I'm assuming the player has all the shots (reasonably solidly) and is over 3.5
 

StringSnapper

Hall of Fame
Good job Snap ... woke up the ttw tribe. 8-B

I will narrow the context to make your point:

Let's say you are a middle of the pack 4.0 singles tournament player with no glaring flaws in your game that would prevent you from becoming a top 4.0 player.

You are given two gift options ... you only get to pick one of them:

Gift 1 -> 100 hours of drills with #1 4.0 player
Gift 2 -> 100 hours of matches with #1 4.0 player (assume normal strokes/game)

We might differ on "what percentage" to allocate to non-match practice, but don't look a gift horse in the mouth ... take the match hours. He has what you want ... 1st place wins. In tournaments, you only get to play the top seeds on occasion. Priceless gift of multiple matches.

8-B
I would even add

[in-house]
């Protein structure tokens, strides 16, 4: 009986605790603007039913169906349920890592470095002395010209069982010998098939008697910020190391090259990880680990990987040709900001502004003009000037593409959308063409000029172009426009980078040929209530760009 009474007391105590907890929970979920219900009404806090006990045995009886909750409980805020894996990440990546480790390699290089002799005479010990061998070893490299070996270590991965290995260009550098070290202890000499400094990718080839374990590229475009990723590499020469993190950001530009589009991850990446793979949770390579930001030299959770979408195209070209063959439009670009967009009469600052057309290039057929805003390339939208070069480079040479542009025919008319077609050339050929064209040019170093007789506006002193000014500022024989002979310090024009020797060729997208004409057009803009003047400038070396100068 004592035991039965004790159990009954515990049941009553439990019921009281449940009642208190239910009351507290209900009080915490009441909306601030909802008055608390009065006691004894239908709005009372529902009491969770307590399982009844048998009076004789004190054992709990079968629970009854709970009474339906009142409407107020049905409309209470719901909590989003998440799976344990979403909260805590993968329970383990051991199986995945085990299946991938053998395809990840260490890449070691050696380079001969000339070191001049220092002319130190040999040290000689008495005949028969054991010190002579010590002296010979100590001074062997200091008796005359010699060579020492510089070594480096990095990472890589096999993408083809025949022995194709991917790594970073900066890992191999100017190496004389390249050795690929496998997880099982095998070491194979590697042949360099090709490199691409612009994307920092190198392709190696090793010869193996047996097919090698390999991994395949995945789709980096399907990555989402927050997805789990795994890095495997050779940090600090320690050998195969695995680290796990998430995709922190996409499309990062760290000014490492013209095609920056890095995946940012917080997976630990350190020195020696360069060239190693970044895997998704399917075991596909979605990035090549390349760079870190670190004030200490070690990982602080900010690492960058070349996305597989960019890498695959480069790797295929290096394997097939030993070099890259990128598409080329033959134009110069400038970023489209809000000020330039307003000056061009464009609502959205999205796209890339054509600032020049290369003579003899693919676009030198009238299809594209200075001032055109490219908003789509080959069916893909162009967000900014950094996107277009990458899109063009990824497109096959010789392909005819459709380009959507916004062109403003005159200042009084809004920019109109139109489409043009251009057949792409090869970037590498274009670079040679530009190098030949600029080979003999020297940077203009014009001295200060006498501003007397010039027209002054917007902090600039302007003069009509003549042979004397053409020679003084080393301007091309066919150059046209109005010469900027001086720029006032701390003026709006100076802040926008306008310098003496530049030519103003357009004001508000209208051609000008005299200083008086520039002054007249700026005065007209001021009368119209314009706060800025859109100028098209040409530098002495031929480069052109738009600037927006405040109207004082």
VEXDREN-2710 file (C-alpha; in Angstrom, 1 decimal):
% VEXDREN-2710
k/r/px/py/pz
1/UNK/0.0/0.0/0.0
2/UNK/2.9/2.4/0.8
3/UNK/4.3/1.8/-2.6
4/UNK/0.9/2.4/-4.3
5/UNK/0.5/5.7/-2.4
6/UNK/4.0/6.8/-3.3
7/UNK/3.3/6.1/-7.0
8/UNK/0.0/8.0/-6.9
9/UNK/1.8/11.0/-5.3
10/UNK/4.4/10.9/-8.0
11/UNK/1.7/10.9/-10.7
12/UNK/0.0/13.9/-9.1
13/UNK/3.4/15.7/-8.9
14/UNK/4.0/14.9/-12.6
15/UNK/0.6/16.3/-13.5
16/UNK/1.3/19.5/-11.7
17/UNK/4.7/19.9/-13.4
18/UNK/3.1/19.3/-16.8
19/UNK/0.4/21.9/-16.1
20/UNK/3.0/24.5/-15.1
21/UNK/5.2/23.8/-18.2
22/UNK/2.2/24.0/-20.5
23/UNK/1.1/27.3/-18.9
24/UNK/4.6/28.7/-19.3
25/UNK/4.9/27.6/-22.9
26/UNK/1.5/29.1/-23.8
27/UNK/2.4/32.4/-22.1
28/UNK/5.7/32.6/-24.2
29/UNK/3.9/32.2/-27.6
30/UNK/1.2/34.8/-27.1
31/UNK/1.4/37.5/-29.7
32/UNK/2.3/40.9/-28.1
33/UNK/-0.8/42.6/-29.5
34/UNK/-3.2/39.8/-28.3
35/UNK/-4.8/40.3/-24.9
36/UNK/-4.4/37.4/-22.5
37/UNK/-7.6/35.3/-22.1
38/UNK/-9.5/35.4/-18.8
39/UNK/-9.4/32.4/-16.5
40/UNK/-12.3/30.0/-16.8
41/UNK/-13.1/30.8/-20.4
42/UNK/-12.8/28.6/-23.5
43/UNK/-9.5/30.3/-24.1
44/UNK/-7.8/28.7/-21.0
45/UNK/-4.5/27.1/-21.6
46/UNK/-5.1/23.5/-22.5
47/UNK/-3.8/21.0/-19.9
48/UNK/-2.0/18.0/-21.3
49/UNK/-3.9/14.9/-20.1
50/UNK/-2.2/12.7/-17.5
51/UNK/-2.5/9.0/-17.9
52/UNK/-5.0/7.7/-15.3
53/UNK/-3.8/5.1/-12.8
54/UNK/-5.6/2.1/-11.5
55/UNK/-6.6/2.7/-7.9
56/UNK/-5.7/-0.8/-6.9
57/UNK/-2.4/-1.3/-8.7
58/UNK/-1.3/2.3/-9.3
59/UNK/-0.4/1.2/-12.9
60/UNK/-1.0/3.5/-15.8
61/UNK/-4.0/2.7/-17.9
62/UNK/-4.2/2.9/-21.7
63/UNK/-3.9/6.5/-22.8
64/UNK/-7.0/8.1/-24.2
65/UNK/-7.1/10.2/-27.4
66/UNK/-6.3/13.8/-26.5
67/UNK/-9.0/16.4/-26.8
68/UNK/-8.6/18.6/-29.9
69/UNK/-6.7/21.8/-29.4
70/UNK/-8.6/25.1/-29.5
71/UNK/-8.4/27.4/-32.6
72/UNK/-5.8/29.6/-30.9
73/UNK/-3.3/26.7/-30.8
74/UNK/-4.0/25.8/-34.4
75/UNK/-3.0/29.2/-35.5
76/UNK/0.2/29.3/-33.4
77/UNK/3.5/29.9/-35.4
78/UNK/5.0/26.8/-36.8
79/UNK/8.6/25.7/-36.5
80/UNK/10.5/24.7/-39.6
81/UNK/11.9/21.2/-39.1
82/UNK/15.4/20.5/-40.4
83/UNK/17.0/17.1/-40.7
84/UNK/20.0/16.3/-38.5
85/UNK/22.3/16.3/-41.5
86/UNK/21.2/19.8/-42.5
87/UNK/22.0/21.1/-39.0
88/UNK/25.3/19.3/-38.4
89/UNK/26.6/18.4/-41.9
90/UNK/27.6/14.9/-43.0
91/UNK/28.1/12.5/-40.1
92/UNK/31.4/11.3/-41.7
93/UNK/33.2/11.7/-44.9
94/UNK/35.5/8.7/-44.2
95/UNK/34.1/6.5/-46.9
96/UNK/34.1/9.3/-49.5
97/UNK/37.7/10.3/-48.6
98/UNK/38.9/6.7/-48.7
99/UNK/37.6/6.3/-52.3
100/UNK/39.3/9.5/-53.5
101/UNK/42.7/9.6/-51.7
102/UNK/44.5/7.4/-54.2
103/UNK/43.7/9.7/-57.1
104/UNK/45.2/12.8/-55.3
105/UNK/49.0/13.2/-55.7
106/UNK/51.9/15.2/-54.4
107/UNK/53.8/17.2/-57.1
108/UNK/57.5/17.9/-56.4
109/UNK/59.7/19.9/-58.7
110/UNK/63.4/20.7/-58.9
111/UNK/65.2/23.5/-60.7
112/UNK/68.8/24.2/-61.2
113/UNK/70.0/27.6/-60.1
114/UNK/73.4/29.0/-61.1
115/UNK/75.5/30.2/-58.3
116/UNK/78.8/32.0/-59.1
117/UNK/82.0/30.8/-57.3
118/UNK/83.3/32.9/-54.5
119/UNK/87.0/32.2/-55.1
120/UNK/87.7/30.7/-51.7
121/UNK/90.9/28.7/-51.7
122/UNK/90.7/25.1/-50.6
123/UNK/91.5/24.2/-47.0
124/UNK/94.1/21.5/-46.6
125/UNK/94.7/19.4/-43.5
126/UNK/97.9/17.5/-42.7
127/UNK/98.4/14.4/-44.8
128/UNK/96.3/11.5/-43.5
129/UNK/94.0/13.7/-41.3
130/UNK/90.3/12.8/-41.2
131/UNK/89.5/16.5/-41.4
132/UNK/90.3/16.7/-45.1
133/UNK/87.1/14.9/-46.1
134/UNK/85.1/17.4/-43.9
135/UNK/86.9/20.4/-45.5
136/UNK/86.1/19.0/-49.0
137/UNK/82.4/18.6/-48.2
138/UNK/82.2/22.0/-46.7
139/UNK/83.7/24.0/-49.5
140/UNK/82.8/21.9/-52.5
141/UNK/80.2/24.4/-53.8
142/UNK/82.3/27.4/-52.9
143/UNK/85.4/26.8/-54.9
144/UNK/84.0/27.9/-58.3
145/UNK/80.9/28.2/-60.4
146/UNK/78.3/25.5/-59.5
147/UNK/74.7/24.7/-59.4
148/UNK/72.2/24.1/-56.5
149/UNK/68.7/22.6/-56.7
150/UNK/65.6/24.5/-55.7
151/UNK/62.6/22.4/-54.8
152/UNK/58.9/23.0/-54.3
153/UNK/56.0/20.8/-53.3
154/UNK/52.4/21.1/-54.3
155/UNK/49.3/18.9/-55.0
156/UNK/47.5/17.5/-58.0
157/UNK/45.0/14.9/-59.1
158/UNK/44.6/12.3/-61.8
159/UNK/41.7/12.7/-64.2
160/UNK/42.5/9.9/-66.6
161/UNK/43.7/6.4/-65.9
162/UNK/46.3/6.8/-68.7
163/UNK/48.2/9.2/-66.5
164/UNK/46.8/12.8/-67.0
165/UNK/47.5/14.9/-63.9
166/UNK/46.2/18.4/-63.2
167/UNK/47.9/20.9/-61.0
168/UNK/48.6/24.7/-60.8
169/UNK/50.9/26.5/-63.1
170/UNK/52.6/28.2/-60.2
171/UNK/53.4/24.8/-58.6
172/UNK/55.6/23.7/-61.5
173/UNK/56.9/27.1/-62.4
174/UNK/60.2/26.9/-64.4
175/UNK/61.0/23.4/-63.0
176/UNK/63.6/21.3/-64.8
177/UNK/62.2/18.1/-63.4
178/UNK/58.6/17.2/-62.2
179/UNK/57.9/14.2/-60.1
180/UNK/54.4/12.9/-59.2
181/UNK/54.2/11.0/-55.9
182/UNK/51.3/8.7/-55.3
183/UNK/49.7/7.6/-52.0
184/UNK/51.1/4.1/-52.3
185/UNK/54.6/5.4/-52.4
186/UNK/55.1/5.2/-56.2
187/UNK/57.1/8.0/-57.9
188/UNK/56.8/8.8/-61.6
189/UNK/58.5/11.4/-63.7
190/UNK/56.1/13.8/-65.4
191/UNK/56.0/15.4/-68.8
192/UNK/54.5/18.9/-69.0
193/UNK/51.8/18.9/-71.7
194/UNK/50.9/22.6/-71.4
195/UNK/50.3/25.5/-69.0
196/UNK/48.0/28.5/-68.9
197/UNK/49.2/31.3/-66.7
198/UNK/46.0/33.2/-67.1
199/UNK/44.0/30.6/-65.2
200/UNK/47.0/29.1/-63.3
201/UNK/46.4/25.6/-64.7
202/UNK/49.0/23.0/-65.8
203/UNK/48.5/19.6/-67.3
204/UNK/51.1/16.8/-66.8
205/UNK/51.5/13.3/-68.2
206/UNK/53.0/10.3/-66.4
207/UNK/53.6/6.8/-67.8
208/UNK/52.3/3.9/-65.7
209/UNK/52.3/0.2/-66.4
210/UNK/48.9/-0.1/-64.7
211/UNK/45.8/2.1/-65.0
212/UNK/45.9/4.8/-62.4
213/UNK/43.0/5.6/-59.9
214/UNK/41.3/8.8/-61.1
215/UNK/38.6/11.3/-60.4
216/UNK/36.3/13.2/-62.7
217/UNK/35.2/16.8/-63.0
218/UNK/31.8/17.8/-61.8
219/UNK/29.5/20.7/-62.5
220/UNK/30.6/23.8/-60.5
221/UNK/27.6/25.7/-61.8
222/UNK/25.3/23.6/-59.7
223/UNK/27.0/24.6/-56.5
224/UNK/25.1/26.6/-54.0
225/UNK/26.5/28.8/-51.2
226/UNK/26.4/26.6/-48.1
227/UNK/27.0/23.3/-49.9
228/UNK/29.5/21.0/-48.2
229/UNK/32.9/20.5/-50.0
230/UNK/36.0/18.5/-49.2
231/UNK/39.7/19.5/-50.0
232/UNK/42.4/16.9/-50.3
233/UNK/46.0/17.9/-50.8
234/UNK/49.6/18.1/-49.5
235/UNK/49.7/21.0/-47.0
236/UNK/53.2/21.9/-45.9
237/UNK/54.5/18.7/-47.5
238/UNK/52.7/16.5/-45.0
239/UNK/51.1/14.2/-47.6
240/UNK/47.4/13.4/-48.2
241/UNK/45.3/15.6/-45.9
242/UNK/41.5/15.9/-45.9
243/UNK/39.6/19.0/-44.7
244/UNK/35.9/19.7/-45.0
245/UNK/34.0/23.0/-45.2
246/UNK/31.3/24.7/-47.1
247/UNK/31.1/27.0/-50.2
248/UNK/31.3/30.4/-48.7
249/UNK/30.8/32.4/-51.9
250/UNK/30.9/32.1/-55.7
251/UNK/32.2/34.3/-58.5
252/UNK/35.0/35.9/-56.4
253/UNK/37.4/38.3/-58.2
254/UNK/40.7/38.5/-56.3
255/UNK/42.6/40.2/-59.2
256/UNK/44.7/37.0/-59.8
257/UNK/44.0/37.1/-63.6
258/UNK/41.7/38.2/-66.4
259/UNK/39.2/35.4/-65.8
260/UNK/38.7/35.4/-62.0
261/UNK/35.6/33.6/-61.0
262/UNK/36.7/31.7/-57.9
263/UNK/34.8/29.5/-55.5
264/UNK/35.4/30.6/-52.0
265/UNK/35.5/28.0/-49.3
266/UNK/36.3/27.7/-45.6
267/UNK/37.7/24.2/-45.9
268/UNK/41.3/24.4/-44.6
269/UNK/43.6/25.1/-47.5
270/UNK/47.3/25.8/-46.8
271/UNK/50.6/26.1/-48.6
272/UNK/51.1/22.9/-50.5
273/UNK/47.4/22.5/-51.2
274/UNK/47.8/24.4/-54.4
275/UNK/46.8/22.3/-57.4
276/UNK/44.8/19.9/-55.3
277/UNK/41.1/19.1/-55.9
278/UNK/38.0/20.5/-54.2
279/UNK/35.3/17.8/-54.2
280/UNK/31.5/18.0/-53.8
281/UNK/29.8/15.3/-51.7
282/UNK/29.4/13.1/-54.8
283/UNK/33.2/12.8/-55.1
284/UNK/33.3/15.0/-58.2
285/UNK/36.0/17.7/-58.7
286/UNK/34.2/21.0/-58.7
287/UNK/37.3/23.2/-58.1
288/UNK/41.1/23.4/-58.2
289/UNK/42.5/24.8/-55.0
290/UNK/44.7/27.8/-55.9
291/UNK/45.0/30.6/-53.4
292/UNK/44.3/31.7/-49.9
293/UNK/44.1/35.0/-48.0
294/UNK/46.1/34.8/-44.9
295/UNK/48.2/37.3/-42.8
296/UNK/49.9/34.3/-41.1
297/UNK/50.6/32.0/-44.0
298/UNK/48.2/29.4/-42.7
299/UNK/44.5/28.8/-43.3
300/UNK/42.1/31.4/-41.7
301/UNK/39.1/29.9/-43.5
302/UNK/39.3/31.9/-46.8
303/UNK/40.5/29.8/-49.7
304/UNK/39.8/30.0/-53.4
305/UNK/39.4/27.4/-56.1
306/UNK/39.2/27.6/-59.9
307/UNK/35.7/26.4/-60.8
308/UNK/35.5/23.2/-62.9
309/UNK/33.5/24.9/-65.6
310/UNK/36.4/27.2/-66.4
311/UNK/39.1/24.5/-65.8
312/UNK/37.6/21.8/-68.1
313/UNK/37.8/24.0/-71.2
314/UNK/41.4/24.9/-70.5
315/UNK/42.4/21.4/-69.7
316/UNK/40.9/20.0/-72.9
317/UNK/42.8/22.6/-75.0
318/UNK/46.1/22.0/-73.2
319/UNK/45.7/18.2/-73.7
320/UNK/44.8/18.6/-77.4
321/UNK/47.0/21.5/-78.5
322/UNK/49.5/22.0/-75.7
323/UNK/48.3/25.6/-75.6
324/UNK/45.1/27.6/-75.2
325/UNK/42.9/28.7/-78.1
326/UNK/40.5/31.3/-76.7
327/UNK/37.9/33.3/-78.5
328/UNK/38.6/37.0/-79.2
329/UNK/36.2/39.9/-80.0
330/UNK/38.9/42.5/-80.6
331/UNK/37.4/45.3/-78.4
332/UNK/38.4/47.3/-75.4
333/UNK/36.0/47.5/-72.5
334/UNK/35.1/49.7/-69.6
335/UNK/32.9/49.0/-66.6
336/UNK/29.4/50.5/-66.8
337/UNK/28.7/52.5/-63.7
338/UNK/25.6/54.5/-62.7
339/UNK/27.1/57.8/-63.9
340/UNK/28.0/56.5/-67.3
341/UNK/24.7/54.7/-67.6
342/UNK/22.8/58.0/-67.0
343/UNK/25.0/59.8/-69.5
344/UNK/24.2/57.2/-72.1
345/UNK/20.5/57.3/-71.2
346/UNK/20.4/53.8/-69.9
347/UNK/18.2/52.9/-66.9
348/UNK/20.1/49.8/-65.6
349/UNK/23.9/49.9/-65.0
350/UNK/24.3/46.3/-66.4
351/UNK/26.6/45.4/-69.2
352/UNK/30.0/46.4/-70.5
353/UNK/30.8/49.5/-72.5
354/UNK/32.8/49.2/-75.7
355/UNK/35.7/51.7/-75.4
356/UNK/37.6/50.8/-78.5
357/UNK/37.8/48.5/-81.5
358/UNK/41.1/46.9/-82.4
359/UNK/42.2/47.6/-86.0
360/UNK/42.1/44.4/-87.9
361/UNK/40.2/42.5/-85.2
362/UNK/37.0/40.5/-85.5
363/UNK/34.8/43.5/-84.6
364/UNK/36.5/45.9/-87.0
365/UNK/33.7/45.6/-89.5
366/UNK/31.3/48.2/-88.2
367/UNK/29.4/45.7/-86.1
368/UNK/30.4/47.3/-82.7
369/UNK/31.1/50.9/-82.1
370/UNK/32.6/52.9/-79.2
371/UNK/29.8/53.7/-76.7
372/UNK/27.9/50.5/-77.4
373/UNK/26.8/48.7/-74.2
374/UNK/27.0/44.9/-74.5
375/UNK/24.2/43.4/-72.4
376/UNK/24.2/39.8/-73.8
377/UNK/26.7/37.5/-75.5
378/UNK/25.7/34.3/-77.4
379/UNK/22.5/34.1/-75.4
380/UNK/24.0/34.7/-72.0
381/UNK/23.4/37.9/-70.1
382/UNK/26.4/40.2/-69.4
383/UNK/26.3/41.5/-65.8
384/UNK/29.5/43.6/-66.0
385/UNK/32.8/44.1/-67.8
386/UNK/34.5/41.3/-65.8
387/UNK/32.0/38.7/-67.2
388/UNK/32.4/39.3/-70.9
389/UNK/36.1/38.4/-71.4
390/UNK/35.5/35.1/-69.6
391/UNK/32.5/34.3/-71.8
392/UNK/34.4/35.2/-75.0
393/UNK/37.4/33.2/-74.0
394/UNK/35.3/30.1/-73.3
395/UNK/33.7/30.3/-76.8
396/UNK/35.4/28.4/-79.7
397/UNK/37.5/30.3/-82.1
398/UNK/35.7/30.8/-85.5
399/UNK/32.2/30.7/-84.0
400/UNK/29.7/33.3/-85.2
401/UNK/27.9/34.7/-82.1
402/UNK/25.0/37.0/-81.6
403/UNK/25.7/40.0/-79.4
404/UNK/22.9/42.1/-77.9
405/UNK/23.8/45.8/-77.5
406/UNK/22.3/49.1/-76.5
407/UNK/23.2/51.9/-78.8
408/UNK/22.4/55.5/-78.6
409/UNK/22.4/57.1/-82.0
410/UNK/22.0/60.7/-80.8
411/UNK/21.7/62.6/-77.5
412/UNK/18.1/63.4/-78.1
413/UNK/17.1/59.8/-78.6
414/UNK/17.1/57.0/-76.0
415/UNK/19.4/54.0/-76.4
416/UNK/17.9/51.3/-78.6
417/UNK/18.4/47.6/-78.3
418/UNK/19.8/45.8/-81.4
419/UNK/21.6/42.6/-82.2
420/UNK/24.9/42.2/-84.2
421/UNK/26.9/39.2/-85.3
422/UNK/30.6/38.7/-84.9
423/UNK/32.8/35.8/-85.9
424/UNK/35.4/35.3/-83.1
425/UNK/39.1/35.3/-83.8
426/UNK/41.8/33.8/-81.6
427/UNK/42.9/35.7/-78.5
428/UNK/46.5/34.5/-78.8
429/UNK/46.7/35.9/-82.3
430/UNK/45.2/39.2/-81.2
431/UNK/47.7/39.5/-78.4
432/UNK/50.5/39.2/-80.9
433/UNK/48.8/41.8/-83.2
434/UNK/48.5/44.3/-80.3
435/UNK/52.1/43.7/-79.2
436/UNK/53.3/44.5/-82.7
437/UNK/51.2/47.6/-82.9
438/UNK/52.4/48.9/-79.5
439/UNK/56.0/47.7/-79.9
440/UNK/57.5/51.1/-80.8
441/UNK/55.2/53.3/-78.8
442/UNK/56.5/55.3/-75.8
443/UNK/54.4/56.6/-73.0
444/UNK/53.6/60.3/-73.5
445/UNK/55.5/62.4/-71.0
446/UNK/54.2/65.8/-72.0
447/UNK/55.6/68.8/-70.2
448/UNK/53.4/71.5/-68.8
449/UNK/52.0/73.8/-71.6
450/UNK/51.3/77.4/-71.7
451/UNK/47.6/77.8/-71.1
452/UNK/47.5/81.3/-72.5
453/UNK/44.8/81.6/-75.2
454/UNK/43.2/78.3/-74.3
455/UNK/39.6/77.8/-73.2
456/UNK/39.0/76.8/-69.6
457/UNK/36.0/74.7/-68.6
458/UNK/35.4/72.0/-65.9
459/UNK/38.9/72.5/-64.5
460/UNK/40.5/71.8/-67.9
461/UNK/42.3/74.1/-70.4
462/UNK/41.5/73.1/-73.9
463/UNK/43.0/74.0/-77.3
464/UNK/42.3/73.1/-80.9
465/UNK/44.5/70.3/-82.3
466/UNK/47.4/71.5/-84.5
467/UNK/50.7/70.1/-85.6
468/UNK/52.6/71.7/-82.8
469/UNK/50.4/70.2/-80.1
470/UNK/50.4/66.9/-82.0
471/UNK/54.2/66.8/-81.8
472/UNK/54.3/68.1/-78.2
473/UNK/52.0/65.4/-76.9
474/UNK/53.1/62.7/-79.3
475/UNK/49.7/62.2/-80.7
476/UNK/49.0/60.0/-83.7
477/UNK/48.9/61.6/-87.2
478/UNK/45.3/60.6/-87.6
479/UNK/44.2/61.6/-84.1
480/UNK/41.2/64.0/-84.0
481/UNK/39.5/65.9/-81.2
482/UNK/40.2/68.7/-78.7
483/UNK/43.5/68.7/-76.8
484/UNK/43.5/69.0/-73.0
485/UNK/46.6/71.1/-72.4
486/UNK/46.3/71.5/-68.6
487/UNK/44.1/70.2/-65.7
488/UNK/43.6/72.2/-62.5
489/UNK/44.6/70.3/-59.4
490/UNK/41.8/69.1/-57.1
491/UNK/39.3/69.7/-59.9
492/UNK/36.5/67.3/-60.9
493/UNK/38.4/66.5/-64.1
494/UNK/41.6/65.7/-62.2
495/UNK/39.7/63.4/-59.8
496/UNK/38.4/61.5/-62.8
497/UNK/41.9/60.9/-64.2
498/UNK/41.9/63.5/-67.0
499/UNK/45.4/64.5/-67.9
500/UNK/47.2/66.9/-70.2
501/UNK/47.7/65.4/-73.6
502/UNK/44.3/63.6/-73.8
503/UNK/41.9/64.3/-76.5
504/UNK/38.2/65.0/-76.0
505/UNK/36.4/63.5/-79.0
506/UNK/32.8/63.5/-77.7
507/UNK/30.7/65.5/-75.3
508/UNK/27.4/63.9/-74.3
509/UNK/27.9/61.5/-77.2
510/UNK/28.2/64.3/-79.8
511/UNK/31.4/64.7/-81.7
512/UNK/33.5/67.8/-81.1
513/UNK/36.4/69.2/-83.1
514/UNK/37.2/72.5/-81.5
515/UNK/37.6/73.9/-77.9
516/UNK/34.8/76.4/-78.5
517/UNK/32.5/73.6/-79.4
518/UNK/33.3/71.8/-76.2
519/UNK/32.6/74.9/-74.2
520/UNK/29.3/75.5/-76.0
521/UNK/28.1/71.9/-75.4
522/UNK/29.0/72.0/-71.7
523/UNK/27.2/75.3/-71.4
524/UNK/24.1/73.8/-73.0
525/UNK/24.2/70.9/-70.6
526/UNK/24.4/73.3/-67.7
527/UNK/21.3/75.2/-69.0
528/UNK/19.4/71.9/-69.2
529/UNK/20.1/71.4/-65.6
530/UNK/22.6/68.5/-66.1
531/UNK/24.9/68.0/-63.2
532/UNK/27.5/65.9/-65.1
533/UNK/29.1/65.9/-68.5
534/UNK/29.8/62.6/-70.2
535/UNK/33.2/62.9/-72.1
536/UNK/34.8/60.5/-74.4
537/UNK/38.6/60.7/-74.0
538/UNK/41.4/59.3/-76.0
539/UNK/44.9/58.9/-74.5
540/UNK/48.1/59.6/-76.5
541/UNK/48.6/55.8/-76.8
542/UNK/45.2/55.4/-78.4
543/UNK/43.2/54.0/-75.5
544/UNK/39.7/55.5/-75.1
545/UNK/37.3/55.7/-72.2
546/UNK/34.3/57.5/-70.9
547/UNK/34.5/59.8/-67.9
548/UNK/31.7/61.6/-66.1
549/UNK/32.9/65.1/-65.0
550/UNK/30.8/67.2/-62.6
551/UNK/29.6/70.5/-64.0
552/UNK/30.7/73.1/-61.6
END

Gift 3 -> 50 hours of drills with #1 4.0 and 50 hours matches with #1 4.0 (and say that gift 2 will improve 90% of people faster than gift 3)
 

StringSnapper

Hall of Fame
One only needs to look at @TennisProdigy 's latest video. He is 4.5+ looking to improve to 5.0, 5.5, 6.0.
In the video he is playing guys close/a bit worse in rating. He wants to WIN (because it's competition) so what does he do? He loops his FH off the back foot and slices most backhands and runs everything down...and wins!

Will that style of play get him to where he wants to go?

There's your answer.
I don't believe it will, and I've personally commented on his videos on youtube telling him to hit through the ball more :-D